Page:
Jejudo, South Korea
"to quit cultivating the psychology of the victim as a valid legal / ethical / political system."
--I agree but don't you think the opposite is happening? It seems that caucasians are simply adopting the same language game as previous victims.
--Because it's 'feel good' method to avoid problems.
if you don't like someone, for whatever reason, and they get in your face, and you say to them, for example "i don't like you. go away," to which they reply "you're just prejudiced against blacks / asians / the obese / the old / whatever 'group' is applicable"
--Again, I agree. It's a silly response. Still, I'm hard pressed to see this as a real conflict -- Is this based on a real experience or just a hypothetical example?
"so, since YOU didn't say any such thing, and THEY did, who, exactly, is being whatever-ist?"
--The accusation is either true or false. I don't really understand where you're going here -- if you're simply reversing the situation, how effective is this as a strategy? 'You're a racist!" "No you're a racist," "No, you're a racist" and so on and so forth goes nowhere.
"an "ism" exists wherever someone ascribes traits and or characteristics to someone else merely because they belong to a group, and not because of any factual analysis or even any knowledge of the individual in question.
--That's not what I would describe as an 'ism' but I see what you're saying. You're limiting this to specific negative accusations. Be careful here, it's too easy to turn this into an argument against all forms of generalization.
what is the most effective way to make it go away? to confront it IN ALL ITS FORMS when you see it.
"affirmative action" is racist.
--So? Affirmative action should stand or fall on it's results, not on philosophical commitments. The question should be does it work?
the AARP is ageist, given that they're prejudiced against the young.
--nice dialectical touch here but what solution do you have to combat attitudes and frameworks that picture retired people as useless?
--There are reasons for these groups and programs to exist, there are problems, but the way to combat these groups and programs is not by labeling them, but by offering better and more effective solutions to the problems.
--We can do this, not be labeling each other, but by talking honestly to each other outside of the institutionalized political sector.
"reparations" for slavery, even though EVERY SINGLE PERSON INVOLVED IS DEAD, are racist,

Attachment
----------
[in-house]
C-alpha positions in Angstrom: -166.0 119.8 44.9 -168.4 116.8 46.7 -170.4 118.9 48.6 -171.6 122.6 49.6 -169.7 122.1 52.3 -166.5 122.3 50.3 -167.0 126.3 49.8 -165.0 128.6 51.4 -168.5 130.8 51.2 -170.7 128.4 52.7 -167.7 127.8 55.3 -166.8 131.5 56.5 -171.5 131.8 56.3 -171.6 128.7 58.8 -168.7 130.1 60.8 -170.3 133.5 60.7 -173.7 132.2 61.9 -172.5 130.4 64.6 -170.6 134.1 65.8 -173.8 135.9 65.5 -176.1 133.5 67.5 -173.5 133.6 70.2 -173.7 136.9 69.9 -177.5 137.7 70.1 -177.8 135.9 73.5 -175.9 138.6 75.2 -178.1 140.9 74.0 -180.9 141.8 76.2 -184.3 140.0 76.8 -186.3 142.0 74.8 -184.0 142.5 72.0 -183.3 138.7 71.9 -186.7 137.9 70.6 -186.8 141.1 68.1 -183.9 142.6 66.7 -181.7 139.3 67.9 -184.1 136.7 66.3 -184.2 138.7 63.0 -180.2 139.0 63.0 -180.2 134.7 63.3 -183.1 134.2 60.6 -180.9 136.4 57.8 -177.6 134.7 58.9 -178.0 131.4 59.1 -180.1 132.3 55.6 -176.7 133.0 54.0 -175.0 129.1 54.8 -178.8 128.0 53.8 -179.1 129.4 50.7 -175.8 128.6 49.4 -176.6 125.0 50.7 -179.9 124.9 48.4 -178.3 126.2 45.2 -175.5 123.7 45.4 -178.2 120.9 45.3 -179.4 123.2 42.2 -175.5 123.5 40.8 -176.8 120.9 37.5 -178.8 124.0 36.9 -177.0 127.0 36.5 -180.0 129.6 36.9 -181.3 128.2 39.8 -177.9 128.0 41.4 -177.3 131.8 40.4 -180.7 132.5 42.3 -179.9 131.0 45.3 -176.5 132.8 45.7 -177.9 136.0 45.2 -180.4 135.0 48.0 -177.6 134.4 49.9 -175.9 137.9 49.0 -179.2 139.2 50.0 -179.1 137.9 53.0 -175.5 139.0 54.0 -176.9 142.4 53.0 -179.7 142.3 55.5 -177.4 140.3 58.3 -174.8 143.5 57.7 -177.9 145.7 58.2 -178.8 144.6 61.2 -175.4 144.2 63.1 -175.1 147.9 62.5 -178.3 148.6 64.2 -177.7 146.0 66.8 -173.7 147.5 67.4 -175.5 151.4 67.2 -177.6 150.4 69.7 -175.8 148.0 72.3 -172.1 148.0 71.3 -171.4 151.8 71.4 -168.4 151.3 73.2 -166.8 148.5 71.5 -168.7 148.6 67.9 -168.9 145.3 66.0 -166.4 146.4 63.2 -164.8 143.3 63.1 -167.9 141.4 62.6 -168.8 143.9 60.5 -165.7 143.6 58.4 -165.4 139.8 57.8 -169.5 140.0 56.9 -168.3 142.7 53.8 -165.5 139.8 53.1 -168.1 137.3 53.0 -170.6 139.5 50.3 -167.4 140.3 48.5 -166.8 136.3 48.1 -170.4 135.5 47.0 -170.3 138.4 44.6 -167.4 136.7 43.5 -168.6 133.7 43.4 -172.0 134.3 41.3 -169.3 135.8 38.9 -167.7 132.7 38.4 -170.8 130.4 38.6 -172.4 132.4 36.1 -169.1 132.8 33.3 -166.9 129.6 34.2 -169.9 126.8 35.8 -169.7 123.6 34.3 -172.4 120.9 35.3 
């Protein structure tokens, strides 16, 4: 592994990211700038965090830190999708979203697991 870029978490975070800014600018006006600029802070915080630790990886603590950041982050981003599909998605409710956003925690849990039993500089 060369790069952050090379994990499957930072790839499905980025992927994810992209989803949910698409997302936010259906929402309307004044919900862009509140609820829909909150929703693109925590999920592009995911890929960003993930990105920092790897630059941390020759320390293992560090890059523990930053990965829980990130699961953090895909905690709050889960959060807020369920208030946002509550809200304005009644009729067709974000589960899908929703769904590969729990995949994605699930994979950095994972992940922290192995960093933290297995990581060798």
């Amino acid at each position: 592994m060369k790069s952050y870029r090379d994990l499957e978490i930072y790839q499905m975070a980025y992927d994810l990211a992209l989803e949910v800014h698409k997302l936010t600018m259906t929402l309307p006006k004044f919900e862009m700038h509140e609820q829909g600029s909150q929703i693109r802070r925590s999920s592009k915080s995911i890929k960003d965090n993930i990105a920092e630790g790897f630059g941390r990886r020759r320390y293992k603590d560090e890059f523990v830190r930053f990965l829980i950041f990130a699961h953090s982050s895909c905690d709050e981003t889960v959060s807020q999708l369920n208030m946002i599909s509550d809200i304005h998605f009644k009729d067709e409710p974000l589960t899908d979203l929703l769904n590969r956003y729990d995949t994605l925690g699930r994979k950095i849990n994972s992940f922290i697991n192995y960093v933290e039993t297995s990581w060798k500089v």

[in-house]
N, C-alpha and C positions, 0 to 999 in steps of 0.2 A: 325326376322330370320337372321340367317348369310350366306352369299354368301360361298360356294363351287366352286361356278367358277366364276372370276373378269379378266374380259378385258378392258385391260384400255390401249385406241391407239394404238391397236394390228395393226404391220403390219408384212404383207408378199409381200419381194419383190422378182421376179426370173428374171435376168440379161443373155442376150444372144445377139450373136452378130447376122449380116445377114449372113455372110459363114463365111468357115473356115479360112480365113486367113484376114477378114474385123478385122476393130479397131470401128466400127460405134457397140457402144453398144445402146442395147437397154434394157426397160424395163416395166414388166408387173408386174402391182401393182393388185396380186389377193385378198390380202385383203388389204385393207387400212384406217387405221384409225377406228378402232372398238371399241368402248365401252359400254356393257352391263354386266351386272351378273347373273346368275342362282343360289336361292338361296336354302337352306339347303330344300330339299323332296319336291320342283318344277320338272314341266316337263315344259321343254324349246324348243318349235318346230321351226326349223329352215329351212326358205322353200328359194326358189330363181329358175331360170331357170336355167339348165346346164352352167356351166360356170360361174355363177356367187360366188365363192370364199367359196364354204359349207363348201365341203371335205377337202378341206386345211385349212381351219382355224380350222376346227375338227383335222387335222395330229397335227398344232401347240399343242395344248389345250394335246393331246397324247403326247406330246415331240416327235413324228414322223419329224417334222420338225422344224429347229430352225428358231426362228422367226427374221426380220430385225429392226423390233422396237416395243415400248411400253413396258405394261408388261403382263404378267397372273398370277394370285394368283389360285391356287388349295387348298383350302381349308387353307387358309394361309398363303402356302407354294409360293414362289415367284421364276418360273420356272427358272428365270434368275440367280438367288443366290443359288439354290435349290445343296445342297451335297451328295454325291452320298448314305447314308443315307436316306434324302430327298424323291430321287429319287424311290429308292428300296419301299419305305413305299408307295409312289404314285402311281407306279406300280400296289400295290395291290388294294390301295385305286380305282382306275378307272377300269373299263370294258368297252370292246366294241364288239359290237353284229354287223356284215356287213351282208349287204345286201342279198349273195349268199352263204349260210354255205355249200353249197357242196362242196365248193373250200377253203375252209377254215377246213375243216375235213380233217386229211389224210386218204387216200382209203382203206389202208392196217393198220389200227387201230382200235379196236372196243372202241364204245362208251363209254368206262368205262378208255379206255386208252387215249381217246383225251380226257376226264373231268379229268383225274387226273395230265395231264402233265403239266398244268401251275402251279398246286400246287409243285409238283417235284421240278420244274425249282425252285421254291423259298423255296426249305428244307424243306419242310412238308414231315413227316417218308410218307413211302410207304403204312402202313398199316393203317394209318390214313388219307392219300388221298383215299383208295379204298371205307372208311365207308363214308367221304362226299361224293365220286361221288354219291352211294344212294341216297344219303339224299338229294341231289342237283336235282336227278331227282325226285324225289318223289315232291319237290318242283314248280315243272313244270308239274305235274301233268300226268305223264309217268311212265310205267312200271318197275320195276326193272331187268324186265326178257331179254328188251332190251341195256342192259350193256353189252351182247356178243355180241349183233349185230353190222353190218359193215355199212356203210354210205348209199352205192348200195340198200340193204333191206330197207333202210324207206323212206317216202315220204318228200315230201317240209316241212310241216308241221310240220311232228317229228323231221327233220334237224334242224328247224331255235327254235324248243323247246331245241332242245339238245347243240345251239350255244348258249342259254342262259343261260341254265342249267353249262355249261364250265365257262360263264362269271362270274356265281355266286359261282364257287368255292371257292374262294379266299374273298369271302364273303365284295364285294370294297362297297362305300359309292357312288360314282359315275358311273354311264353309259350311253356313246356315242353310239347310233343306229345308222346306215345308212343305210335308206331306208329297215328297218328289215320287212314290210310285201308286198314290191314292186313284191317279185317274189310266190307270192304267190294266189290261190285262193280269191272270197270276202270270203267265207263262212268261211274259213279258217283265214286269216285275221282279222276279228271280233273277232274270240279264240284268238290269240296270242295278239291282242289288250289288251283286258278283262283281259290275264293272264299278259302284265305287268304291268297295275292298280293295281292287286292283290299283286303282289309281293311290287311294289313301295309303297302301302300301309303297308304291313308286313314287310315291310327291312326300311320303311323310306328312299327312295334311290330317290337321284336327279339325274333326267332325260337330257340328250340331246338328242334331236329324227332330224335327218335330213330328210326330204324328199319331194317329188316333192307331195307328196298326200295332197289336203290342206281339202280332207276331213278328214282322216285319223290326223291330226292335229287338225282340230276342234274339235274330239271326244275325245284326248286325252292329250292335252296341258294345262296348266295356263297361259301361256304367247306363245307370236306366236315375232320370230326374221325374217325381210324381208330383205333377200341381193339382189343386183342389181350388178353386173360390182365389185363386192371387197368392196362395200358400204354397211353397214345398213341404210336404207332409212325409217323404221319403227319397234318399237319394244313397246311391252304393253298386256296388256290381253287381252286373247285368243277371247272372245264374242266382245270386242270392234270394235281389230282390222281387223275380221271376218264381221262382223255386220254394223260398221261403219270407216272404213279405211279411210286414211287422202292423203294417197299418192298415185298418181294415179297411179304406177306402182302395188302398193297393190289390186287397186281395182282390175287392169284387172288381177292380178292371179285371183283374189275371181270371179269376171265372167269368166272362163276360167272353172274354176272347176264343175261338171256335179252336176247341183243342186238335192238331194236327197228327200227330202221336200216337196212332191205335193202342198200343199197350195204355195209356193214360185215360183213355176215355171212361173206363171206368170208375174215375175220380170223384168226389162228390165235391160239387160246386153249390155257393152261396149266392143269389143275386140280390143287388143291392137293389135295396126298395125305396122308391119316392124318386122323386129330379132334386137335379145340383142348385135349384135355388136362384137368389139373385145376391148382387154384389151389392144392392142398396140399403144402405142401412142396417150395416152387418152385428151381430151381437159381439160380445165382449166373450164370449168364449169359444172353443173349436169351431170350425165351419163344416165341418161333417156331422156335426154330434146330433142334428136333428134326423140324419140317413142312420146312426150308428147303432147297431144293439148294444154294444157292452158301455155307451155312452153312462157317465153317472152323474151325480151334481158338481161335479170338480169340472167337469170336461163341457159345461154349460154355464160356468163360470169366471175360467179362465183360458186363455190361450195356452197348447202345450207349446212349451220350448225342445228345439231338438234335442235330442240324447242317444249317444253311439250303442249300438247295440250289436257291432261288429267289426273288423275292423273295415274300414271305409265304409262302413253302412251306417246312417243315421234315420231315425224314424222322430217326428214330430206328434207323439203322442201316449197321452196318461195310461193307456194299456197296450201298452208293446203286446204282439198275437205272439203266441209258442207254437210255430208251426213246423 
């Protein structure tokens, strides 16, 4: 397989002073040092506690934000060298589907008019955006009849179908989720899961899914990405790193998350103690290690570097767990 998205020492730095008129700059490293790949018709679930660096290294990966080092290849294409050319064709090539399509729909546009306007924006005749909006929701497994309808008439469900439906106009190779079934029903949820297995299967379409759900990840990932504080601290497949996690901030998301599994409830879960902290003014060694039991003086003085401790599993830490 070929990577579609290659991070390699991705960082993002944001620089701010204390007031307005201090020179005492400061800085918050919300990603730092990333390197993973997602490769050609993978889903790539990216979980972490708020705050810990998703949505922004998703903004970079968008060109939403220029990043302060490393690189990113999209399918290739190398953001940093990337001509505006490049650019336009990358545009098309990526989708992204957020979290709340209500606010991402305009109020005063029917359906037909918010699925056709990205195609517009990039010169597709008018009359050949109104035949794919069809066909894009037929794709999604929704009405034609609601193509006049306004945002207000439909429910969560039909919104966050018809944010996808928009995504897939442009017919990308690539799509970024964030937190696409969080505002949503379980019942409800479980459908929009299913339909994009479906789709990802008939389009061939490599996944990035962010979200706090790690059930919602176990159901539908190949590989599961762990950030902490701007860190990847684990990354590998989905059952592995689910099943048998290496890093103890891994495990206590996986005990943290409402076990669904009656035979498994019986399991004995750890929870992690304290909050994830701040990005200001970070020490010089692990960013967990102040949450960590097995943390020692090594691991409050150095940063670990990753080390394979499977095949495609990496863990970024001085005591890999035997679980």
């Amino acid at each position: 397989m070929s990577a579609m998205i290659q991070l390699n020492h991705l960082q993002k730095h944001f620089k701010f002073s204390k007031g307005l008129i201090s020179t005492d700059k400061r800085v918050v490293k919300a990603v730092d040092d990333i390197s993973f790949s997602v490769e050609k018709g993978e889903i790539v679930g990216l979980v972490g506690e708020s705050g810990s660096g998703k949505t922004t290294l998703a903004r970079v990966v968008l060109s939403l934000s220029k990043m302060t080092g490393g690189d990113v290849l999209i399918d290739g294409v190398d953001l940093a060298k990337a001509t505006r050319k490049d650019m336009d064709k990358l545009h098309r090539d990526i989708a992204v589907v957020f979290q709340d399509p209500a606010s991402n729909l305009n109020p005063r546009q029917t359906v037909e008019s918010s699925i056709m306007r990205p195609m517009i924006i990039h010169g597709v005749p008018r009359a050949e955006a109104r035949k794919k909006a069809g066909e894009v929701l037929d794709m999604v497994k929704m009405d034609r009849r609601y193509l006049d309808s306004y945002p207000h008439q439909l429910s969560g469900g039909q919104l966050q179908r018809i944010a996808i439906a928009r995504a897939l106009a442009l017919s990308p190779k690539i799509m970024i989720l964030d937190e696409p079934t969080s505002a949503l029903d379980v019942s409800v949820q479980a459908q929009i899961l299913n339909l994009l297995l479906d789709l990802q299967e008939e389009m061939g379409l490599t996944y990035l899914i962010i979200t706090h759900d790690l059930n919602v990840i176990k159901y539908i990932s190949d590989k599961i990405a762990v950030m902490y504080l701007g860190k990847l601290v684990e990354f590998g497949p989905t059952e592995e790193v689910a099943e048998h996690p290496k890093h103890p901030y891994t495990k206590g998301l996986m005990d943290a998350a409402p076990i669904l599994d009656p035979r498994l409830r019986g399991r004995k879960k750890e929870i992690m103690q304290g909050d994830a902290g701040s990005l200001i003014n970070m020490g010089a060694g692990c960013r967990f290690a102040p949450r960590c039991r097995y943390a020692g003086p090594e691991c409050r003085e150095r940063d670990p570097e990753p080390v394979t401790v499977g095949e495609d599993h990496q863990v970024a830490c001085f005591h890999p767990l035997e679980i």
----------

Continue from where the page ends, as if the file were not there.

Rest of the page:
--Well, the argument is for justice but I don't find it a particularly effective argument. It won't change anything.
yes, the KKK for example are racist, clearly. but even so, lumping all people of ANY group together and persecuting them as a whole is wrong. so the KKK is bad. i am white. does it therefore follow that i am racist, because they are? no it does not.
--Of course not, but I'm still not convinced by your reversal argument.
supporting "isms" [by your definition] of ANY kind is wrong.
allowing someone to have any claim over someone else merely based on skin color IS AN ISM.
--But how do you change the already instituted attitudes toward skin color? Are you sure your 'solution' isn't a politically correct reaction to political correctness? We shouldn't deny difference, we should celebrate the fact that we are different.
"i don't care which direction it runs. it CANNOT be racist for me to do something which is not racist when it is done to me."
--I'm confused here. On the surface, this seems true but I don't see what the point is.
the goal of political correctness is not to spare anyone's sensitive feelings.
--I agree, it's a power play, but an incoherent an ineffective one. As Irving Howe said, "These people don't want to take over the country, they want to take over the English department."
--It's a nice dismissal.
the goal of political correctness is to edit the language to the point that we can no longer express "negative" concepts, because we no longer possess the terms in which to describe them.
--this, I've already tried to point out, is impossible at least in the way they're attempting to enforce their philosophy.
the thinking behind this is, that "isms" will go away if we're no longer capable of describing them to others.
--and it's an incoherent, rather inept, goal if you ask me.
the fact, however, is that limiting the language can only have a deleterious effect. in plain talk: IT CAN ONLY DO BAD THINGS.
limiting the ability of human beings to communicate is to limit one of the primary factors which makes us the top of the food chain.
--I think the limiting of talk is a reaction to a certain authoritarian enforcement of political correctness, not the goal itself. The problem is that people become self-conscious of their own speech patterns and so they remain quiet (with a smile). The problem is that they're using the wrong language game.
--The rest seems a bit too strong (I disagree that political correctness is the end of the world precisely because there was also an immediate reaction to it). On the other hand, aren't you being sensitive, aren't you playing the victim, in the very reaction you portray here? You're a victim of political correctness.
--My contention is still the same, political correctness is a different form of politeness and is therefore a good thing; the problem is that they're trying to change the world by misunderstanding a descriptive theory for a prescriptive one; they correct people in unrelated conversations (just like correcting someone's grammar at a bar; you want to anger people, try it some time ); it's a good idea but an inept power play.
--and they don't even try to follow multi-culturalism except in a negative sense (Mainstream culture is bad). This is a mistake.
--My proof is the utter disgrace of second language acquisition in America.